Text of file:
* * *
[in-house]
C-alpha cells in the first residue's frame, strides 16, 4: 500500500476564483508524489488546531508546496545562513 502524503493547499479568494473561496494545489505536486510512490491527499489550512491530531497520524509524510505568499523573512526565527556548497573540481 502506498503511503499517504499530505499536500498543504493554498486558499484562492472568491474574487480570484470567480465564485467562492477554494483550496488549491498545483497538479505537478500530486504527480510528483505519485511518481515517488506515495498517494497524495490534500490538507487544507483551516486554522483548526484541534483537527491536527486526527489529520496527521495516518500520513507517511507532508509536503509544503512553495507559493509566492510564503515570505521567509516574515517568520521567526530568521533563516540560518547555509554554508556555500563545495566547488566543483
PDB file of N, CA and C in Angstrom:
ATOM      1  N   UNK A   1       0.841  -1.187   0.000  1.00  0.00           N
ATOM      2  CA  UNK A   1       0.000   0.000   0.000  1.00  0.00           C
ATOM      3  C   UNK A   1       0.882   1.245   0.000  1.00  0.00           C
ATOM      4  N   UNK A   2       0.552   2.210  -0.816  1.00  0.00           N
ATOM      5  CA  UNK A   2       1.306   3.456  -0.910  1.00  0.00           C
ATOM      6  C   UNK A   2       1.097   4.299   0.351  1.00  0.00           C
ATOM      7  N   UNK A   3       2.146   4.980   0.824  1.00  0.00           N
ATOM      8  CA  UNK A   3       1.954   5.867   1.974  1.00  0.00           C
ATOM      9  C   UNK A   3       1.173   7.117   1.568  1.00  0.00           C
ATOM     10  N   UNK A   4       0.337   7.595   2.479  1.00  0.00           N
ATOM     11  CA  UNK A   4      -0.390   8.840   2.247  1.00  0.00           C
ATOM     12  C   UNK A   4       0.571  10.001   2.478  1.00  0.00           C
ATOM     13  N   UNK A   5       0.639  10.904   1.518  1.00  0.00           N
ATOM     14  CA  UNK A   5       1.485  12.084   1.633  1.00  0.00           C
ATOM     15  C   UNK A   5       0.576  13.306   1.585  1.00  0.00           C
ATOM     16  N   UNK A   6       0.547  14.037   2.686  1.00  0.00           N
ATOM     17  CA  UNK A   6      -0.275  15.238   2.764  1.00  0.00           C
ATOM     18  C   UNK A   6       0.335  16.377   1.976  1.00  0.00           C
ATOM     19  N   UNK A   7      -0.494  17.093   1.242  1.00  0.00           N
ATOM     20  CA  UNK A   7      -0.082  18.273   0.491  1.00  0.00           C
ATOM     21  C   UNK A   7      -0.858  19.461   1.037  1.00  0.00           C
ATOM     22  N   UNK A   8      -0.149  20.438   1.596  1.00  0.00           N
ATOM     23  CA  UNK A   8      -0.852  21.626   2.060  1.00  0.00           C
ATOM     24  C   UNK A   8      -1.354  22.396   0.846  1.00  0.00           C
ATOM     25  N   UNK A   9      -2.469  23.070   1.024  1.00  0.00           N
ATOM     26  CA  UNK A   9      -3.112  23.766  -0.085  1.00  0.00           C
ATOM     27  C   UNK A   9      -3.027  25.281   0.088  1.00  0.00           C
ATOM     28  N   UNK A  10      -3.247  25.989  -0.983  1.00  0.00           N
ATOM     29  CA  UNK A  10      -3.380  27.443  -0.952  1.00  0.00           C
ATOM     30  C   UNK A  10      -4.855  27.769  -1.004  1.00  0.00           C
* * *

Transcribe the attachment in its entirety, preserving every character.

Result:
[in-house]
C-alpha cells in the first residue's frame, strides 16, 4: 500500500476564483508524489488546531508546496545562513 502524503493547499479568494473561496494545489505536486510512490491527499489550512491530531497520524509524510505568499523573512526565527556548497573540481 502506498503511503499517504499530505499536500498543504493554498486558499484562492472568491474574487480570484470567480465564485467562492477554494483550496488549491498545483497538479505537478500530486504527480510528483505519485511518481515517488506515495498517494497524495490534500490538507487544507483551516486554522483548526484541534483537527491536527486526527489529520496527521495516518500520513507517511507532508509536503509544503512553495507559493509566492510564503515570505521567509516574515517568520521567526530568521533563516540560518547555509554554508556555500563545495566547488566543483
PDB file of N, CA and C in Angstrom:
ATOM      1  N   UNK A   1       0.841  -1.187   0.000  1.00  0.00           N
ATOM      2  CA  UNK A   1       0.000   0.000   0.000  1.00  0.00           C
ATOM      3  C   UNK A   1       0.882   1.245   0.000  1.00  0.00           C
ATOM      4  N   UNK A   2       0.552   2.210  -0.816  1.00  0.00           N
ATOM      5  CA  UNK A   2       1.306   3.456  -0.910  1.00  0.00           C
ATOM      6  C   UNK A   2       1.097   4.299   0.351  1.00  0.00           C
ATOM      7  N   UNK A   3       2.146   4.980   0.824  1.00  0.00           N
ATOM      8  CA  UNK A   3       1.954   5.867   1.974  1.00  0.00           C
ATOM      9  C   UNK A   3       1.173   7.117   1.568  1.00  0.00           C
ATOM     10  N   UNK A   4       0.337   7.595   2.479  1.00  0.00           N
ATOM     11  CA  UNK A   4      -0.390   8.840   2.247  1.00  0.00           C
ATOM     12  C   UNK A   4       0.571  10.001   2.478  1.00  0.00           C
ATOM     13  N   UNK A   5       0.639  10.904   1.518  1.00  0.00           N
ATOM     14  CA  UNK A   5       1.485  12.084   1.633  1.00  0.00           C
ATOM     15  C   UNK A   5       0.576  13.306   1.585  1.00  0.00           C
ATOM     16  N   UNK A   6       0.547  14.037   2.686  1.00  0.00           N
ATOM     17  CA  UNK A   6      -0.275  15.238   2.764  1.00  0.00           C
ATOM     18  C   UNK A   6       0.335  16.377   1.976  1.00  0.00           C
ATOM     19  N   UNK A   7      -0.494  17.093   1.242  1.00  0.00           N
ATOM     20  CA  UNK A   7      -0.082  18.273   0.491  1.00  0.00           C
ATOM     21  C   UNK A   7      -0.858  19.461   1.037  1.00  0.00           C
ATOM     22  N   UNK A   8      -0.149  20.438   1.596  1.00  0.00           N
ATOM     23  CA  UNK A   8      -0.852  21.626   2.060  1.00  0.00           C
ATOM     24  C   UNK A   8      -1.354  22.396   0.846  1.00  0.00           C
ATOM     25  N   UNK A   9      -2.469  23.070   1.024  1.00  0.00           N
ATOM     26  CA  UNK A   9      -3.112  23.766  -0.085  1.00  0.00           C
ATOM     27  C   UNK A   9      -3.027  25.281   0.088  1.00  0.00           C
ATOM     28  N   UNK A  10      -3.247  25.989  -0.983  1.00  0.00           N
ATOM     29  CA  UNK A  10      -3.380  27.443  -0.952  1.00  0.00           C
ATOM     30  C   UNK A  10      -4.855  27.769  -1.004  1.00  0.00           C